Congratulations to RI, Charles and Cees and the others I know, for building interest in reputation, adding to the body of knowledge on reputation with solid global data and providing gravitas to the world of reputation
I am starting to wonder if thought leadership is morphing into an entirely new terminology in this digital age — content provider. Lately it seems that people who consider themselves thought leaders, like myself perhaps, are now being confused with content providers. This latter term seems to carry even greater cache because it falls into the digital realm. I was recently mentioning this dichotomy to a friend at Forbes who writes a column on thought leadership and we came to the conclusion that anyone can be deemed a content provider but not everyone can be called a thought leader. Most people on Twitter or Facebook provide content of sorts but it is not always unique or new or truly awe-inspiring. Many times it is a rehash of what is in the news. Here is my definition of thought leadership from my first book.
“Thought leadership encompasses the development of new ideas – ideas that keep a company at the forefront of change. It can transcend sectors and geographic borders. What is perhaps most significant about thought leadership is that it distinguishes and differentiates a company from its competitors. Thought leadership often breaks with business or industry convention, astonishes if not startles. Thought leadership reflects on the company and builds reputation.”
There seems to be a continuum where simple chatter is at one pole of the continuum and true thought leadership at the other end. I would not pretend to know who would be those “genius” thought leaders but Malcolm Gladwell came to mind easily and he might be placed somewhere in the middle of original and genius. Those true thought leaders come up with thoughts that are so groundbreaking that everyone goes AHHHHHH.
chatter—>content provider—>thought leader—>original—>genius
It is hard to say what this all adds up to but the reputation of thought leadership as well as content provider needs better definition. Just providing content (even if it is more than what is contained in a press release) is different than providing new thinking that leads people to think twice or act differently or even possibly change lives. Something to ponder.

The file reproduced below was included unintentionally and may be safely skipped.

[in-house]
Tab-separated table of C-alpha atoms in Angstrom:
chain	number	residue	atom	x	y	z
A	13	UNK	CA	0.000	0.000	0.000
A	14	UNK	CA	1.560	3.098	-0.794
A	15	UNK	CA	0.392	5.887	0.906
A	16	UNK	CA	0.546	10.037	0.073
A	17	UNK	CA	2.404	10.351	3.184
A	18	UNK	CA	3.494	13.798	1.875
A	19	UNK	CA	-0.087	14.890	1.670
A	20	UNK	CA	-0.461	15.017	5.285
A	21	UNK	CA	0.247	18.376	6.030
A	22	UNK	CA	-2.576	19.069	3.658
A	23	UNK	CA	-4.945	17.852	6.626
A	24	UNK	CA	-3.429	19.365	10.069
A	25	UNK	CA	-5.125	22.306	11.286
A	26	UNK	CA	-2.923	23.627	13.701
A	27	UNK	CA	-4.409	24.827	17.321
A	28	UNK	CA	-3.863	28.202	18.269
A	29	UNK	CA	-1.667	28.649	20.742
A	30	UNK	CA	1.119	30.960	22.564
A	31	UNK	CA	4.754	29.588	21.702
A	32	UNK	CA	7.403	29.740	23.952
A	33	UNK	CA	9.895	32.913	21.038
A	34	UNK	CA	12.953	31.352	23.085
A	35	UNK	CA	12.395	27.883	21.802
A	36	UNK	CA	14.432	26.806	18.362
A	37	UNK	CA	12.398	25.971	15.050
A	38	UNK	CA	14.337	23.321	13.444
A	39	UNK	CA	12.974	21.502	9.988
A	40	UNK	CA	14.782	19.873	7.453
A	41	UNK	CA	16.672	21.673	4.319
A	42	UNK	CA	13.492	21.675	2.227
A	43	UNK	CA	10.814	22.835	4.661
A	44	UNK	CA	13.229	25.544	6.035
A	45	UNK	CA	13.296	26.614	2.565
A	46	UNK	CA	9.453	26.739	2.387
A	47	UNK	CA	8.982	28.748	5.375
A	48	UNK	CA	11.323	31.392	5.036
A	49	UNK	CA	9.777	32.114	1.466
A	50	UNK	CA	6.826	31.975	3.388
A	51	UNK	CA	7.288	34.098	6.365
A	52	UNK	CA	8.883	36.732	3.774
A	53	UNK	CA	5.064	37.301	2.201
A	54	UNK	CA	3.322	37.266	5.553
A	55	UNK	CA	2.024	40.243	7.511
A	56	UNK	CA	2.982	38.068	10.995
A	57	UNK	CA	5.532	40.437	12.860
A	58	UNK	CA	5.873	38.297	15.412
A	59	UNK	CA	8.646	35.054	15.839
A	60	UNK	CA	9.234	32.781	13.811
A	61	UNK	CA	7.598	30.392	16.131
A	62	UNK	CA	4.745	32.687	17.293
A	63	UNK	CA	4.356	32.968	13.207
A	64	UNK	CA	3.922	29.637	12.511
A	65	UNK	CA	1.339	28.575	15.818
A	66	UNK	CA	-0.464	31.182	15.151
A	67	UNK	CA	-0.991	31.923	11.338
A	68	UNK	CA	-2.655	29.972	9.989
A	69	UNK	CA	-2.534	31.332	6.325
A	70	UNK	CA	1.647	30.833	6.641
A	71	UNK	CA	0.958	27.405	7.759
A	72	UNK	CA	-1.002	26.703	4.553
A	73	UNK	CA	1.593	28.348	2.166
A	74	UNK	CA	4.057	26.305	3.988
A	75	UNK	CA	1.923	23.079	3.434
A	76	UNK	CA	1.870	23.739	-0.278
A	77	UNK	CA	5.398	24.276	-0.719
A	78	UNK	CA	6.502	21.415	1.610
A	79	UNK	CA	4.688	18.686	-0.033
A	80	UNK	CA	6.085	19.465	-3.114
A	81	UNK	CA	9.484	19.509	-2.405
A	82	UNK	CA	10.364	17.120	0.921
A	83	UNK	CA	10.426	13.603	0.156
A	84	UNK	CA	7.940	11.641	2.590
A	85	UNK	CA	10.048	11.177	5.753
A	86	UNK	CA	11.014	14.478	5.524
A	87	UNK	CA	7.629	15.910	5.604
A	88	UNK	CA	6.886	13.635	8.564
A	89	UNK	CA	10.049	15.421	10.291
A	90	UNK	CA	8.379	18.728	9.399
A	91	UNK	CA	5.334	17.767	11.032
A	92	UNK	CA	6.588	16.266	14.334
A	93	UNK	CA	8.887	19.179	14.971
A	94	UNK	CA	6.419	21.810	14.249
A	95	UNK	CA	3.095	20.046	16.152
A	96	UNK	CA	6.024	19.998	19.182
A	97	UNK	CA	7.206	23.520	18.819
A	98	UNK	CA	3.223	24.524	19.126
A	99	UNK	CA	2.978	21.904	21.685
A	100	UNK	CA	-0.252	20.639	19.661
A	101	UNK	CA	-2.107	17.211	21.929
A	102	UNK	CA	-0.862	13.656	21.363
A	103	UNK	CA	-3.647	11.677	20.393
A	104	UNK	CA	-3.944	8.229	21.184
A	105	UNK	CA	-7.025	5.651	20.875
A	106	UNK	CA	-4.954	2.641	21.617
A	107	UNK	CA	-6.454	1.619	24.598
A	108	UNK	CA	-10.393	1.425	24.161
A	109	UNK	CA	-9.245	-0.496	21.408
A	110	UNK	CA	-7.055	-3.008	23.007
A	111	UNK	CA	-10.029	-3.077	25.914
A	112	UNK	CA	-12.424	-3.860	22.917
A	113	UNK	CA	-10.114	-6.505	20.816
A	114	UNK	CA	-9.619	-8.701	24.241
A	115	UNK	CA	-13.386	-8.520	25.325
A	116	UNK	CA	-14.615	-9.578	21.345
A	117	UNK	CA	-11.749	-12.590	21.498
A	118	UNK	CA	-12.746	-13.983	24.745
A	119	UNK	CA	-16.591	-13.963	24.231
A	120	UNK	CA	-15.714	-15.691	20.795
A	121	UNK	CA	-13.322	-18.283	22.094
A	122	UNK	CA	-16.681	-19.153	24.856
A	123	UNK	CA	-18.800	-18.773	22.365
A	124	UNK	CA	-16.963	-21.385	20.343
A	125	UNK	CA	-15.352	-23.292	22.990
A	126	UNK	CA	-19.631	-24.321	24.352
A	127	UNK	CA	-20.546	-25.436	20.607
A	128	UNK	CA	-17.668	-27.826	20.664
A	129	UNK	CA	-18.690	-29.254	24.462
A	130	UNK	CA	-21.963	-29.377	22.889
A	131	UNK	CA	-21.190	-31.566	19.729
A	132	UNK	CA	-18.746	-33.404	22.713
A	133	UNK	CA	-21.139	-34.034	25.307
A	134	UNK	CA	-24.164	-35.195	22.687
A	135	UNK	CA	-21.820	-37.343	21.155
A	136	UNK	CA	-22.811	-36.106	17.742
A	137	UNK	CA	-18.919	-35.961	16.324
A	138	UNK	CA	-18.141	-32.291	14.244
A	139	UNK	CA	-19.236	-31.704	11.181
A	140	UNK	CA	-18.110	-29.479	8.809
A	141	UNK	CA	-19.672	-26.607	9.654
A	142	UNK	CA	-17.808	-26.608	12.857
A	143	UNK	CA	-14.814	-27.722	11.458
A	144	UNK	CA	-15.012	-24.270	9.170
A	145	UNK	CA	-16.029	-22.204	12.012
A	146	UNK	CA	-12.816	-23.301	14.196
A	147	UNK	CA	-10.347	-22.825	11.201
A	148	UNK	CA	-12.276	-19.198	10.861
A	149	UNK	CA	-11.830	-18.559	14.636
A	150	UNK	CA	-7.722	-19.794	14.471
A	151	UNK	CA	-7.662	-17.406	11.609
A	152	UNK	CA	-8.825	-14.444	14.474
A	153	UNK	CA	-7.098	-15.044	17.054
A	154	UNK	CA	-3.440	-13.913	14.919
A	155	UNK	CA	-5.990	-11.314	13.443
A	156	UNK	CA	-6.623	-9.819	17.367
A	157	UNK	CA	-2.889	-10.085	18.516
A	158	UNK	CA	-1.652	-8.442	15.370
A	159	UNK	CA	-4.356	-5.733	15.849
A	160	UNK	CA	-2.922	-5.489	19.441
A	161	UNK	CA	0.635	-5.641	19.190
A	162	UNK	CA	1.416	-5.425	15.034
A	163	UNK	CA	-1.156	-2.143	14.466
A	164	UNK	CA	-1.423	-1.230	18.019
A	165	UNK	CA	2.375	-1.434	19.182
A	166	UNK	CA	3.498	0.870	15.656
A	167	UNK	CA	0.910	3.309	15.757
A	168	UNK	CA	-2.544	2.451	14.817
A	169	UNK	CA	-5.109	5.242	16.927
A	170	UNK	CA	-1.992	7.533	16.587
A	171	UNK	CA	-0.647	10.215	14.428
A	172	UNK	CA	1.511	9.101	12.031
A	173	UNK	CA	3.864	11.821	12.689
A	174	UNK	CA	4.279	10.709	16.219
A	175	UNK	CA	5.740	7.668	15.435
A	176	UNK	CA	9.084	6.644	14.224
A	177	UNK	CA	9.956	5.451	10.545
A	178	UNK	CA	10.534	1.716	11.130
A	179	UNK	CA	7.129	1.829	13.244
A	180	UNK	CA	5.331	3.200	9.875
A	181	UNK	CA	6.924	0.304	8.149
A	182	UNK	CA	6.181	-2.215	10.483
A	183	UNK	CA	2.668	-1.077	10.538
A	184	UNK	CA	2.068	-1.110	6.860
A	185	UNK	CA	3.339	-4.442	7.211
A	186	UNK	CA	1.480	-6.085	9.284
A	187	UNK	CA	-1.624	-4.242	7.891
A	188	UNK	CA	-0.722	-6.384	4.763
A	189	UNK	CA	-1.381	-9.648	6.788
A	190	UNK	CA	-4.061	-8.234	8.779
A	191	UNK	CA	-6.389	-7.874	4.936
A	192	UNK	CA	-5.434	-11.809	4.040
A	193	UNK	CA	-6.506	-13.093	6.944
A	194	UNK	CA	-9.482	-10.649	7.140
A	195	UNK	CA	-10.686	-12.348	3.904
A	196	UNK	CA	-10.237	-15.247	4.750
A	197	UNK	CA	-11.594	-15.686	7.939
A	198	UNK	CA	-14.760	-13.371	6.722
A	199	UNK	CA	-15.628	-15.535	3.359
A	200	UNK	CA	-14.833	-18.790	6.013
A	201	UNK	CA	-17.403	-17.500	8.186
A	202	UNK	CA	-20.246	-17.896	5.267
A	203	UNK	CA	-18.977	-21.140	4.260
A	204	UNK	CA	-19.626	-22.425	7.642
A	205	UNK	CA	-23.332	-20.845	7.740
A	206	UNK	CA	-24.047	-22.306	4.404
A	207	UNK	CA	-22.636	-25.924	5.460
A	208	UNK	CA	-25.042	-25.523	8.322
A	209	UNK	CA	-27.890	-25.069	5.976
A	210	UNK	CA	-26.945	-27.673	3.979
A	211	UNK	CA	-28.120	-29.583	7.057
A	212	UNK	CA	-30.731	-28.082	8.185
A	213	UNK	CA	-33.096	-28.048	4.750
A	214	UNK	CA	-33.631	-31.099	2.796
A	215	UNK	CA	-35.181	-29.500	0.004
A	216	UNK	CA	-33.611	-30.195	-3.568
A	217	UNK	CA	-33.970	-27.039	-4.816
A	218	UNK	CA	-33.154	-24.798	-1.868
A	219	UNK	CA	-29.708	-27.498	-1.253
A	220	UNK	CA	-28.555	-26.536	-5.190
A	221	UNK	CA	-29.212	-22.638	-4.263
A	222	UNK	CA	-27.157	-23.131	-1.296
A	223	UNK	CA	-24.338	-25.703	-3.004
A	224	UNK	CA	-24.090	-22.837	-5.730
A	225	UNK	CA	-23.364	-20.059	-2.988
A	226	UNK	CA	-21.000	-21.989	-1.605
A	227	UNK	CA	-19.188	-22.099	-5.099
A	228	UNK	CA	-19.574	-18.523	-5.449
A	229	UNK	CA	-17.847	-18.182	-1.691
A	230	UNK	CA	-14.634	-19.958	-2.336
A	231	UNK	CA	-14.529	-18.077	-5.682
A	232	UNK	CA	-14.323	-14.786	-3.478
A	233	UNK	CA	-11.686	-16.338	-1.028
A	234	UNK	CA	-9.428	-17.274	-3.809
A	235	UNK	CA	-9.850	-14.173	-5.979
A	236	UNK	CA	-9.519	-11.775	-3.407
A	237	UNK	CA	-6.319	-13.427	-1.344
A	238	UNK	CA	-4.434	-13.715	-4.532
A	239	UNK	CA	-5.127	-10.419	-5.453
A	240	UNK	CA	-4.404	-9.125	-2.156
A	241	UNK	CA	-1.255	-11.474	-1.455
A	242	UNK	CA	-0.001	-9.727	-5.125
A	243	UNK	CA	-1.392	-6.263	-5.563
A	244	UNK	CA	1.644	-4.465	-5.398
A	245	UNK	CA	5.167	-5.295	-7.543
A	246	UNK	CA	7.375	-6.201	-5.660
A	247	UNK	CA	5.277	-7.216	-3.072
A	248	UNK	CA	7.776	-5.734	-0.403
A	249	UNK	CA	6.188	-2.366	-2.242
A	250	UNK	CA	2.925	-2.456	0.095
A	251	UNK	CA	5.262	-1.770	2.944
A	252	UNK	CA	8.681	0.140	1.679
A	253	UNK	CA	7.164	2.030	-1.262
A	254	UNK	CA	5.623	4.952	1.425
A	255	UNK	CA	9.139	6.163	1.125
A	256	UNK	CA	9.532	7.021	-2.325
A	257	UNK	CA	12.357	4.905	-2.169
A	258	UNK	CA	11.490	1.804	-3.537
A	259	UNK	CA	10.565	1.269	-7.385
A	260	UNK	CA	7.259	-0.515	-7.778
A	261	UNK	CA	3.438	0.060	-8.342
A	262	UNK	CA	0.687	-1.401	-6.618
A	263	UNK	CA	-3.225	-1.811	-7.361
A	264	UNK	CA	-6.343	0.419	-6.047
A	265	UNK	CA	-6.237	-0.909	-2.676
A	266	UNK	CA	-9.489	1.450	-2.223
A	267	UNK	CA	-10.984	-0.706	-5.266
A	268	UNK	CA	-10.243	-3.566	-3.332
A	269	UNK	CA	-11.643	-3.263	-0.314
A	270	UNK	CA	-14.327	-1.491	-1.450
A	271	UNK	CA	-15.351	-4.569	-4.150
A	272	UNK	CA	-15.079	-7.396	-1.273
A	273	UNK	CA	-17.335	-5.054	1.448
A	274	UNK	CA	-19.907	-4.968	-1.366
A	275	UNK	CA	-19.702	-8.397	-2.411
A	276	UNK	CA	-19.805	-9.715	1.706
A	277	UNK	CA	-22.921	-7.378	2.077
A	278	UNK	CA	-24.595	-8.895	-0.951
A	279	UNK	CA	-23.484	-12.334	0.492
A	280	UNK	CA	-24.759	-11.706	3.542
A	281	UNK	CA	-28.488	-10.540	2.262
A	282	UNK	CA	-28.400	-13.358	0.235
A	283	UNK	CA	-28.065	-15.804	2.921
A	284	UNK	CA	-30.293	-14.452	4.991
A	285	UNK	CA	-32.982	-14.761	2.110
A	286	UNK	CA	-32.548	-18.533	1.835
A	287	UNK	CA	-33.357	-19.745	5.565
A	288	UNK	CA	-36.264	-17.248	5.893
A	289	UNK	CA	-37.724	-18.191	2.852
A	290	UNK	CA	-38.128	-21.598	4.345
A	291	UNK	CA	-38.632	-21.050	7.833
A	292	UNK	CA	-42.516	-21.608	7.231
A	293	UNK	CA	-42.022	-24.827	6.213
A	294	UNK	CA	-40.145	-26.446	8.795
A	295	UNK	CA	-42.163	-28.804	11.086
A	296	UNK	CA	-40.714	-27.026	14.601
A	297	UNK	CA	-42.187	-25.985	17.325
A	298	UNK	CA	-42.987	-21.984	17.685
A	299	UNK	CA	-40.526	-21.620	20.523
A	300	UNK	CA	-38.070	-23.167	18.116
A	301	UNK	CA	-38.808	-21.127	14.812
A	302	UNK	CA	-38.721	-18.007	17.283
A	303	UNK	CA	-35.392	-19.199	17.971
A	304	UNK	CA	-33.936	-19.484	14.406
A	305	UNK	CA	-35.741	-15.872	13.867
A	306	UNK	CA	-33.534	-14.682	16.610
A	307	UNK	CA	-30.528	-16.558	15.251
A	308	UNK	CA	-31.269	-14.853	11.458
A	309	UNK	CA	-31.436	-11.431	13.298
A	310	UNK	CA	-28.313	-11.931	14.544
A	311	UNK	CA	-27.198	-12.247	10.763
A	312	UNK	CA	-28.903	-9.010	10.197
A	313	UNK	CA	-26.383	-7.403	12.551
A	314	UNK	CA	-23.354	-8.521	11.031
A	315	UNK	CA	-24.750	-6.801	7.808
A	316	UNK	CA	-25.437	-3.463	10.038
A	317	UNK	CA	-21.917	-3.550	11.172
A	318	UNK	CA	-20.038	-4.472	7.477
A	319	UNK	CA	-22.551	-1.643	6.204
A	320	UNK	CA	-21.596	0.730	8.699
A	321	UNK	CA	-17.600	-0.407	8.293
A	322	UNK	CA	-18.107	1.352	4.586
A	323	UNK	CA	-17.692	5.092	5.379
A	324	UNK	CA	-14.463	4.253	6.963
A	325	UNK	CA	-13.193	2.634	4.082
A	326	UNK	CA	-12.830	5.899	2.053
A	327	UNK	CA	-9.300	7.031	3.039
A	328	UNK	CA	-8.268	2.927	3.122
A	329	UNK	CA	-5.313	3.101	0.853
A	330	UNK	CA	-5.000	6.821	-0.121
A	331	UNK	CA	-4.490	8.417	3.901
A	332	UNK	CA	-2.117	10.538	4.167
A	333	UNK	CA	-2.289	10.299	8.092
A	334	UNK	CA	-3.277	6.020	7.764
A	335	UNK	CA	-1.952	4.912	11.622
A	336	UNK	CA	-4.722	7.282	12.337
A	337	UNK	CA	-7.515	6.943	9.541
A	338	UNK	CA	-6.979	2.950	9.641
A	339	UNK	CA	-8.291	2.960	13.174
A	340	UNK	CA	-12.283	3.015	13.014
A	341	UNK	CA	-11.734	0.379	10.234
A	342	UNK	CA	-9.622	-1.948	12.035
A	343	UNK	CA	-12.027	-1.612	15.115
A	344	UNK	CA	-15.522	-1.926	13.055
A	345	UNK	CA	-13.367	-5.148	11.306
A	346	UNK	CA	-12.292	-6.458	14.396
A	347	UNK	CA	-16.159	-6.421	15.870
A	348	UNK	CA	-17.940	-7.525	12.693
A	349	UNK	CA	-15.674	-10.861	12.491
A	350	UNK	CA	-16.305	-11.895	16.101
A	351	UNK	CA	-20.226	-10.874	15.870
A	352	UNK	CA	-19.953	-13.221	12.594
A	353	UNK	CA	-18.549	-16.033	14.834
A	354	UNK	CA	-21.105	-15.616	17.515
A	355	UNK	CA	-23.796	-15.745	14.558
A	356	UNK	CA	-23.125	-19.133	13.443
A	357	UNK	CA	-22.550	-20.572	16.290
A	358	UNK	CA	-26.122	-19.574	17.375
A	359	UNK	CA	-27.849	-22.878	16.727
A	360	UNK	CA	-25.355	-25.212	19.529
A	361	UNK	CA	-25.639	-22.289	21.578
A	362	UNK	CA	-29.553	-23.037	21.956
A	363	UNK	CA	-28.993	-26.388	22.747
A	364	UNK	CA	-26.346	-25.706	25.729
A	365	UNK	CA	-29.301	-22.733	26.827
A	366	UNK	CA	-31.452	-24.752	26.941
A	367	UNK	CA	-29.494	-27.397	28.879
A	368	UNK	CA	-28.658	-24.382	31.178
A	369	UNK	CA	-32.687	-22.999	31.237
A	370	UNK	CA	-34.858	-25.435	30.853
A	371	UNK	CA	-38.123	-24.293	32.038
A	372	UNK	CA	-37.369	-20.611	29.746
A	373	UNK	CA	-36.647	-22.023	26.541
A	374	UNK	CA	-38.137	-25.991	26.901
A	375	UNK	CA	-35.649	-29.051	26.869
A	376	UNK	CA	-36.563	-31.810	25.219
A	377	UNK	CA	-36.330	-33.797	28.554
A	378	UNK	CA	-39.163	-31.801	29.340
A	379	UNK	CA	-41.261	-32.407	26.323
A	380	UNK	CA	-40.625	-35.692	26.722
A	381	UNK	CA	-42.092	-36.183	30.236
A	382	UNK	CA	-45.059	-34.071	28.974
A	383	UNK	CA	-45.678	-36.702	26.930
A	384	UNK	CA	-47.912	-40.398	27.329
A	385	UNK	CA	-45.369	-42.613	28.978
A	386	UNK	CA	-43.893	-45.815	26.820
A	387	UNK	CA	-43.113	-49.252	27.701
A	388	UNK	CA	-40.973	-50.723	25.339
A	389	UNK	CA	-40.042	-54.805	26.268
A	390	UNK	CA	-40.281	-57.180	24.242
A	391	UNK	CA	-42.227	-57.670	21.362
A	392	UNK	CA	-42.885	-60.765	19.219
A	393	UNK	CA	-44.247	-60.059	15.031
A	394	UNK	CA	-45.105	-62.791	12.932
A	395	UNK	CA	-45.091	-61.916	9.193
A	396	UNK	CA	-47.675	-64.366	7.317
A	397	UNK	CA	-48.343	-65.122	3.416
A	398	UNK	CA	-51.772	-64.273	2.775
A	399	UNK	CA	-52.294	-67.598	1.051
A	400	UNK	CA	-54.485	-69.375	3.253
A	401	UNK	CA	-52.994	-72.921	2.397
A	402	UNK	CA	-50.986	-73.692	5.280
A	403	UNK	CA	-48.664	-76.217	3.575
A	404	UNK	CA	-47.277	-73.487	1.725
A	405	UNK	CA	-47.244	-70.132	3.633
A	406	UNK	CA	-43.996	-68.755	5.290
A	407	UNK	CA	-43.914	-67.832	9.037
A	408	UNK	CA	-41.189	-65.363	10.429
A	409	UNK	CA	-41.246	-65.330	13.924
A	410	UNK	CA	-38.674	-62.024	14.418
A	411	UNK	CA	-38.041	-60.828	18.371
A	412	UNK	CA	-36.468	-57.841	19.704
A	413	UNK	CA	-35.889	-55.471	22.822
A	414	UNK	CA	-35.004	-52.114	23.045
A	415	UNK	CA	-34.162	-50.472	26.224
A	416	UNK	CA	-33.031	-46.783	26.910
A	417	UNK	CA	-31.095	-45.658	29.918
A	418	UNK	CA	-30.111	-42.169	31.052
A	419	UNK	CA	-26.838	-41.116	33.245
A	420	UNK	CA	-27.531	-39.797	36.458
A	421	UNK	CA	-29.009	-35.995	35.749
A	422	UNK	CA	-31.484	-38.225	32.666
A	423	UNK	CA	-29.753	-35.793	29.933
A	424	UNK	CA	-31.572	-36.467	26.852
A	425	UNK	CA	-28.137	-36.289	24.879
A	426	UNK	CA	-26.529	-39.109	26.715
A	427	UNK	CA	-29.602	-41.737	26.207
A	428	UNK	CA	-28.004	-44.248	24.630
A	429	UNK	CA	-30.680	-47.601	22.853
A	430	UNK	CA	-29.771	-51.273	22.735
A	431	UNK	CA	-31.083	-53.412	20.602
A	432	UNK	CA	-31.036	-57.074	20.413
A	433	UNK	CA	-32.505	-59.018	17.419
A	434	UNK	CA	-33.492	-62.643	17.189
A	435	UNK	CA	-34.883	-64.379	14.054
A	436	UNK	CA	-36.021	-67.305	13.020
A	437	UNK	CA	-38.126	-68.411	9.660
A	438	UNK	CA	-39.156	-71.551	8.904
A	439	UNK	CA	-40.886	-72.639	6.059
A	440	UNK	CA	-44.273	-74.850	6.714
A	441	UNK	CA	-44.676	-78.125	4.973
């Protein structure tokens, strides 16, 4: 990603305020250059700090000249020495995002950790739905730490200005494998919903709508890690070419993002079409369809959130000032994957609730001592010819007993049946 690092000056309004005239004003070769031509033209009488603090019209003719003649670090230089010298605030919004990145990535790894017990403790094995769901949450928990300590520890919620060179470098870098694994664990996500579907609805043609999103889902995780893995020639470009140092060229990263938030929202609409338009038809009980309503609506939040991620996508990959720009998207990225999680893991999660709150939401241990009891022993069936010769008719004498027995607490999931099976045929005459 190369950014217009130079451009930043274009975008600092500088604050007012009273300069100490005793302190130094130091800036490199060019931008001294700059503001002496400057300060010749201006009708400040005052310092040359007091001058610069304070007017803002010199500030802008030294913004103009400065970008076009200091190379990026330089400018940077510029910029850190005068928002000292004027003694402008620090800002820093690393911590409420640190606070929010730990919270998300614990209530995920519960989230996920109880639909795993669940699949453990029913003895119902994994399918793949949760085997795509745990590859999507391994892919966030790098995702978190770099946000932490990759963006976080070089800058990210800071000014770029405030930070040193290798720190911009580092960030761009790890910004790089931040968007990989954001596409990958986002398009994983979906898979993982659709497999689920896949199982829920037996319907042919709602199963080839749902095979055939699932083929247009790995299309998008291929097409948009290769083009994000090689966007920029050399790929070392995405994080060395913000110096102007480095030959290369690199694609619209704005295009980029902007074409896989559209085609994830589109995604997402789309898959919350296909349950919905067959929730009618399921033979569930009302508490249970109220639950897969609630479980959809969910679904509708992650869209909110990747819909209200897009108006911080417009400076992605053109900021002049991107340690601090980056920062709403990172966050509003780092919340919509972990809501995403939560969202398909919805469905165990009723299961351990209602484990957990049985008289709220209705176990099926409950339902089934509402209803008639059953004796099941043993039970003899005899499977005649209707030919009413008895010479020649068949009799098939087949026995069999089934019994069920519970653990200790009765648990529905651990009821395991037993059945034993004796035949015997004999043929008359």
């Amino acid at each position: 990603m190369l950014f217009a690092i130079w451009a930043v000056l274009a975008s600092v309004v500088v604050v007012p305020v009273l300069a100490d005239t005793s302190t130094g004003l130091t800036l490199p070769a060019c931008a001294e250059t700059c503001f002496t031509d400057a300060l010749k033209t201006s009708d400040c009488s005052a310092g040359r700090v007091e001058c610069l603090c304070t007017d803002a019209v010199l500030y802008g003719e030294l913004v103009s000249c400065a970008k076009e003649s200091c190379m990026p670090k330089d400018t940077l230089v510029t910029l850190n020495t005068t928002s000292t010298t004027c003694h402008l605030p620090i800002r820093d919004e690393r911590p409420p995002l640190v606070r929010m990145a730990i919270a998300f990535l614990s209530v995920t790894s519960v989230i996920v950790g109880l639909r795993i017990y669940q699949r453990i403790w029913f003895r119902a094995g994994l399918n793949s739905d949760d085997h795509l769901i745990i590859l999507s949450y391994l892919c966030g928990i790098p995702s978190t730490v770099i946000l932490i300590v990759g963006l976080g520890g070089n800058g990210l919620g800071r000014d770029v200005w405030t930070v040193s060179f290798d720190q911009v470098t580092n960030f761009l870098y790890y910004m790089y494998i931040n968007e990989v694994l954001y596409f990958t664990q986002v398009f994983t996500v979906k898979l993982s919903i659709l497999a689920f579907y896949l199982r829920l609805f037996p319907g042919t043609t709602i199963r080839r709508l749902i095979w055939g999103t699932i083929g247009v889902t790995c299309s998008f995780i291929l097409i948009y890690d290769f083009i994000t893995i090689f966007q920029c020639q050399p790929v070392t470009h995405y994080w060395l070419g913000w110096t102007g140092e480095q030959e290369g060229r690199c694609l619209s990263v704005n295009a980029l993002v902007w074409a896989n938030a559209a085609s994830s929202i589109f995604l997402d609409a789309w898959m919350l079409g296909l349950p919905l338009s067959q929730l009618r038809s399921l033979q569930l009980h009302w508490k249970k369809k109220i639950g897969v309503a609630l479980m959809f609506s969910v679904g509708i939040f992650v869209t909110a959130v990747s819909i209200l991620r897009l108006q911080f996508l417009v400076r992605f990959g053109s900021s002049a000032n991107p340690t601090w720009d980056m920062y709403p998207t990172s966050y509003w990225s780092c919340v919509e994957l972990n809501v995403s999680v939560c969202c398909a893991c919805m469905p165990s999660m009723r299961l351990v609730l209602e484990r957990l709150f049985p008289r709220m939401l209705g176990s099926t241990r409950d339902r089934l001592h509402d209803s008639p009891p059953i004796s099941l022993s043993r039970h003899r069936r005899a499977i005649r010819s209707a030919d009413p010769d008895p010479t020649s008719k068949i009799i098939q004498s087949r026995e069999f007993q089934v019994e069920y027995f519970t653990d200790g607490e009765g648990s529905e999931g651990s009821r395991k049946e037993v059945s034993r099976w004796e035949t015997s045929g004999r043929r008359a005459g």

Terrific and thoughtful article in Forbes contributed by Giovanni Rodriguez who is the CEO and co-founder of SocialxDesign, a strategy consulting firm. He wrote the article with John Hagel (Deloite Consulting LLP) and Suketu Gandhi (Deloitte LLP). It is about the role of the CEO in a post-digital world. There have been several articles of late about the value of CEOs. I think this question is being raised increasingly often as crises and scandals are bringing our economies to our knees and CEOs are being caught unaware and mystified. Additionally, as the authors point out, CEOs are losing out to the appeal of the leaderless organization such as the Tea Party, Arab Spring and Occupy Movement. People are increasingly asking who needs CEOs when large groups are able to mobilize and effect change without anyone really in charge?
How did this happen in the first place? CEOs used to be the kings of commerce, the chieftains of business. Their reputations were guaranteed. Apparently no longer. The authors explain that CEOs have lost their midas touch because the world they now govern has grown exponentially complex, unrelenting in its pressure, and values short-termism over everything else. They also postulate that leaders can no longer predict when the next Black Swan of unpredictability will rise up and bite them. If they can’t predict the future, what good are they? In reality, who has the time to see beyond the horizon when all that matters is the next quarterly earnings call.